It is in this way that a man travels through time,
Leaving behind him a lengthening trail
Of empty bottles and bones, of broken shoes,
Frayed collars and worn out or outgrown
Diapers and dinnerjackets, silk ties and slickers.

Given the energy and security thus achieved,
He did . . . ? What? The usual things, of course,
The eating, dreaming, drinking and begetting,
And he worked for the money which was to pay
For the eating, et cetera, which were necessary
If he were to go on working for the money, et cetera,
But chiefly he talked. As the bottles and bones
Accumulated behind him, the words proceeded
Steadily from the front of his face as he
Advanced into the silence and made it verbal.
Who can tally the tale of his words? A lifetime
Would barely suffice for their repetition;
If you merely printed all his commas the result
Would be a very large volume, and the number of times
He said “thank you” or “very little sugar, please,”
Would stagger the imagination. There were also
Witticisms, platitudes, and statements beginning
“It seems to me” or “As I always say.”
Consider the courage in all that, and behold the man
Walking into deep silence, with the ectoplastic
Cartoon’s balloon of speech proceeding
Steadily out of the front of his face, the words
Borne along on the breath which is his spirit
Telling the numberless tale of his untold Word
Which makes the world his apple, and forces him to eat.


  1. Powerful poem. And very true about the habits! Maybe if I made it to the gym six weeks in a row, it would not be such a pain every time... :D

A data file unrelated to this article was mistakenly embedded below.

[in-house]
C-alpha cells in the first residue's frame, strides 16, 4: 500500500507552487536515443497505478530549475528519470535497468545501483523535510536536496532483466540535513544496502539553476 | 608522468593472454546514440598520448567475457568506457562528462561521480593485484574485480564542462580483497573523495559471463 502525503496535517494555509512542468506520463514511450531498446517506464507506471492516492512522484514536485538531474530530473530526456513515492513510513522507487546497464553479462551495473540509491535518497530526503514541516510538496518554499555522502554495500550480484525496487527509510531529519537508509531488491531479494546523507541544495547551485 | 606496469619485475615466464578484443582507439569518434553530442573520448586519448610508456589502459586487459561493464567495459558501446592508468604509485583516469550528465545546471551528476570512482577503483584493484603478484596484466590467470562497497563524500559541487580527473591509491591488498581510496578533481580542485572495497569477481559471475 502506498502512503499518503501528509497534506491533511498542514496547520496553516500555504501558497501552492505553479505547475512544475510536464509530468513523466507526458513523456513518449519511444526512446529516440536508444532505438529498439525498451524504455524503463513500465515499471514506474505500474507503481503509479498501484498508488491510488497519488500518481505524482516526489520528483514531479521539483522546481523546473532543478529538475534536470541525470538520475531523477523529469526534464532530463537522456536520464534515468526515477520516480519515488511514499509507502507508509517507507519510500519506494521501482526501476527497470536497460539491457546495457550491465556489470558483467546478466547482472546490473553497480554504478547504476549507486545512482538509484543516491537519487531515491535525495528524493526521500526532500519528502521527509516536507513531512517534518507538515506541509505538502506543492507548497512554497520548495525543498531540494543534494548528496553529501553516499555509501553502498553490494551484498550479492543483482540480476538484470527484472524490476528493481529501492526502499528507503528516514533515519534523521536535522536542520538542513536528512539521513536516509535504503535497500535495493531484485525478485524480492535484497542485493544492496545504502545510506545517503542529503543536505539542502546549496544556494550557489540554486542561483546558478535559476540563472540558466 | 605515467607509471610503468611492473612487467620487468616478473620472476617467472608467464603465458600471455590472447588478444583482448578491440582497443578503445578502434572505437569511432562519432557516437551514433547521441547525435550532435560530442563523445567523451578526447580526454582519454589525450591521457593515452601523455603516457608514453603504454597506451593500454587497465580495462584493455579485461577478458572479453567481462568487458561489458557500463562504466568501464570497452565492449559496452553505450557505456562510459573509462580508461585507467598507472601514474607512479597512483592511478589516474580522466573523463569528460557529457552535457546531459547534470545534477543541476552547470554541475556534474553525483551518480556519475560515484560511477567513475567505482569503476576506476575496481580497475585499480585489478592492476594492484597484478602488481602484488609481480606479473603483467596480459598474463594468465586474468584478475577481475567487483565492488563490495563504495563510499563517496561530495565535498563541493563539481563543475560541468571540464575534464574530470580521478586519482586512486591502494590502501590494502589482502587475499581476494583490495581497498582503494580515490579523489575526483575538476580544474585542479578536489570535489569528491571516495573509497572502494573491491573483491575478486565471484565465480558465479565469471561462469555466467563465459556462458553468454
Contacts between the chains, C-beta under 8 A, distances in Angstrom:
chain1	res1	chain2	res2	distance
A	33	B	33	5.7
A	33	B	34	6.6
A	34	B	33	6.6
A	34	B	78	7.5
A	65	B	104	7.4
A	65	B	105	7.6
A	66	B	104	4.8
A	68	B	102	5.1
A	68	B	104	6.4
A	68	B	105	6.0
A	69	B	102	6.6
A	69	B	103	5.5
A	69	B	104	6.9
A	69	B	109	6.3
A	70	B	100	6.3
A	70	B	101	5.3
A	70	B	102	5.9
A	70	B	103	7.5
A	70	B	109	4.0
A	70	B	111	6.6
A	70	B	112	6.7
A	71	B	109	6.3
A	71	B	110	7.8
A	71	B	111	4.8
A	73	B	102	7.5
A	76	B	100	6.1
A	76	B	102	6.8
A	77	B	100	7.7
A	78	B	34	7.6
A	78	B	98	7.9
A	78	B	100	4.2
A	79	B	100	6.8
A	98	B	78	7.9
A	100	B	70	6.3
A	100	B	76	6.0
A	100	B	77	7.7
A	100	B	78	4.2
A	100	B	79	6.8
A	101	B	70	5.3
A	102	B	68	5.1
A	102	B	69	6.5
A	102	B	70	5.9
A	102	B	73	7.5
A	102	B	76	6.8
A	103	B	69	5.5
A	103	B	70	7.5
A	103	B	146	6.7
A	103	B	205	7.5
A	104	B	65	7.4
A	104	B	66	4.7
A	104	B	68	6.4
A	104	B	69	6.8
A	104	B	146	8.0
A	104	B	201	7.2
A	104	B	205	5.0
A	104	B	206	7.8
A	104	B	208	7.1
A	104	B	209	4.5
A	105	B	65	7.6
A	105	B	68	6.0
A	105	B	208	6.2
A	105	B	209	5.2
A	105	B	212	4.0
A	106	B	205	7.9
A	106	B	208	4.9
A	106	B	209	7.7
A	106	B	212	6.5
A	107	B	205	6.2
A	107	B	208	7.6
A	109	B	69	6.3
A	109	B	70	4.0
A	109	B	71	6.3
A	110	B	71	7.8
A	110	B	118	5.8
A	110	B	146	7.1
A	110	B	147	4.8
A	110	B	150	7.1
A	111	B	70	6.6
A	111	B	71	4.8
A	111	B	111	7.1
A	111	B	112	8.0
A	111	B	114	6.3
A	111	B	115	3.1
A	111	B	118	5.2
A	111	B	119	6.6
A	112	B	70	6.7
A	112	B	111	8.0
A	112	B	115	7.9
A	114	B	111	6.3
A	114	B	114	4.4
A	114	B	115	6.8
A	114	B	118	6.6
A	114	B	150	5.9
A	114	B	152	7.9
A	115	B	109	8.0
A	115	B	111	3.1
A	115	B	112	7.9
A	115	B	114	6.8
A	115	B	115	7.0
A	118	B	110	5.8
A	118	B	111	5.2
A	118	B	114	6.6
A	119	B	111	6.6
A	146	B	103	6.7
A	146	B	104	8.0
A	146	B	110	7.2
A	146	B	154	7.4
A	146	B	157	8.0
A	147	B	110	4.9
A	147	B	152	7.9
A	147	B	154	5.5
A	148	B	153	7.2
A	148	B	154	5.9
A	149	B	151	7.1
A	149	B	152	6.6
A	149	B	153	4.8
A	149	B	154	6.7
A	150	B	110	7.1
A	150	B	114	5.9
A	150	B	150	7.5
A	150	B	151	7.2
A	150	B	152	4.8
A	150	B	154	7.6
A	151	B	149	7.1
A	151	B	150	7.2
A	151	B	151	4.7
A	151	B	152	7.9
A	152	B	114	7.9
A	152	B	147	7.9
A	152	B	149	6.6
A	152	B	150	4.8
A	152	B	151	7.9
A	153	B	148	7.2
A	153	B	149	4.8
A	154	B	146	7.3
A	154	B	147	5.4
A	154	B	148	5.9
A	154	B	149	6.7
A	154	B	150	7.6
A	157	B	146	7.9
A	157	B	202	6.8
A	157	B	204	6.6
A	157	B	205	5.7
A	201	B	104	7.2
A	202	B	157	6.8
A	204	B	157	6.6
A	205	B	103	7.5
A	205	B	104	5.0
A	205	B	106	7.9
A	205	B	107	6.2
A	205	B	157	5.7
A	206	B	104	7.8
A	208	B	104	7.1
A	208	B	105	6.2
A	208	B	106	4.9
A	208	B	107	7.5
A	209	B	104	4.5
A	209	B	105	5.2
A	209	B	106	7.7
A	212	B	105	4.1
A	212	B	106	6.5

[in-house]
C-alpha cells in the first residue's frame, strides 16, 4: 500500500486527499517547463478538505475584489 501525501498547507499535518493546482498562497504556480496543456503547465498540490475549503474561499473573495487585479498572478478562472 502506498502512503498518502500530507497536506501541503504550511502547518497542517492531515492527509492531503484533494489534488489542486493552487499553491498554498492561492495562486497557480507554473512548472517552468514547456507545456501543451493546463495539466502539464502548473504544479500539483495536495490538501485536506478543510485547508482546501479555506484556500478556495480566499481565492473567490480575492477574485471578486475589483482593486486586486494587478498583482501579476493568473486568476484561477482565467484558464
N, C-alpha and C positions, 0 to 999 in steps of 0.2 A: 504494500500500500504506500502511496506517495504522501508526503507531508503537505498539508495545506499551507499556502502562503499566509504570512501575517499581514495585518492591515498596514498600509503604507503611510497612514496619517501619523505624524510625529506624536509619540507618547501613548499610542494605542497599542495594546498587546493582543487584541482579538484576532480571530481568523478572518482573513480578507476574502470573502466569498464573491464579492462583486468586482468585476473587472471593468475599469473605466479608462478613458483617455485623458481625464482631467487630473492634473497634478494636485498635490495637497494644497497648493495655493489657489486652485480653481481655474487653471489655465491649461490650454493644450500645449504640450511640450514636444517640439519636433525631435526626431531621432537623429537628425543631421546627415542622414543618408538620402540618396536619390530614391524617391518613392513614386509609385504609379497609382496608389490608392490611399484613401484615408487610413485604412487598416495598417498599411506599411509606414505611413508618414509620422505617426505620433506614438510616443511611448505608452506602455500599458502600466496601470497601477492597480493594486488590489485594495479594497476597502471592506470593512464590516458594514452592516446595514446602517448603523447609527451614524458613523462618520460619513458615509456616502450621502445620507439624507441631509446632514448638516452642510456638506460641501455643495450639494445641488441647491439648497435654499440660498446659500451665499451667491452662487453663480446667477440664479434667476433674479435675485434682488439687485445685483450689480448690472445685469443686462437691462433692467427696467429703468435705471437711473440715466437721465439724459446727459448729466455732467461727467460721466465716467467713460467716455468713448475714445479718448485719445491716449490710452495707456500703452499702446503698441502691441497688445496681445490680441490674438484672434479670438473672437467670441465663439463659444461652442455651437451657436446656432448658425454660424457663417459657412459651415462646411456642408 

@TarkabarkaHolgy from
    The Multicolored Diary

  2. I've always heard that 21 days was the key. I need some new habits. :) Very informative post and lovely poem!

    Happy A to Z ing! Yay, the weekend's here! :)
    Ninga Minion @YolandaRenee from
    Defending The Pen
    Murderous Imaginings

  3. Habits are indeed powerful.

    Blog: QueendSheena
    2016 A to Z Participant
    Joy Brigade Minion

  4. I listened to the most interesting talk about Habits by a researcher named Braco Pobric. He says to change habits, it's good to do them very small, like day 1: go downstairs and look at the exercise bike. Day 2: sit on exercise bike but don't turn it on. Day 3: turn on exercise bike and sit on it, don't exercise. Anyhow, he says we have to train our habit very slowly and gently... Visiting from Maui Jungalow

    1. That's a fascinating approach. I know that many fail when resolving to work out because they overdo it and would be better off w/ an incremental approach.

  5. Also, your choice of poem was quite good!

  6. That's a thought provoking poem Glenda, it got me thinking about how much I talk ;)
    The six week rule is so right for habits, and it doesn't matter which one. It seems easy but it's so tough. I'm going to be talking about an app for it later on in the challenge, which I've been using to push myself to survive the six weeks. And your post will fit into it so well :)
    @freya3377 from Life as Freya -

    1. Very cool! I'll watch for the app review. Glad you like the poem.

  7. Thought-provoking poem. I enjoyed Duhigg's book, too.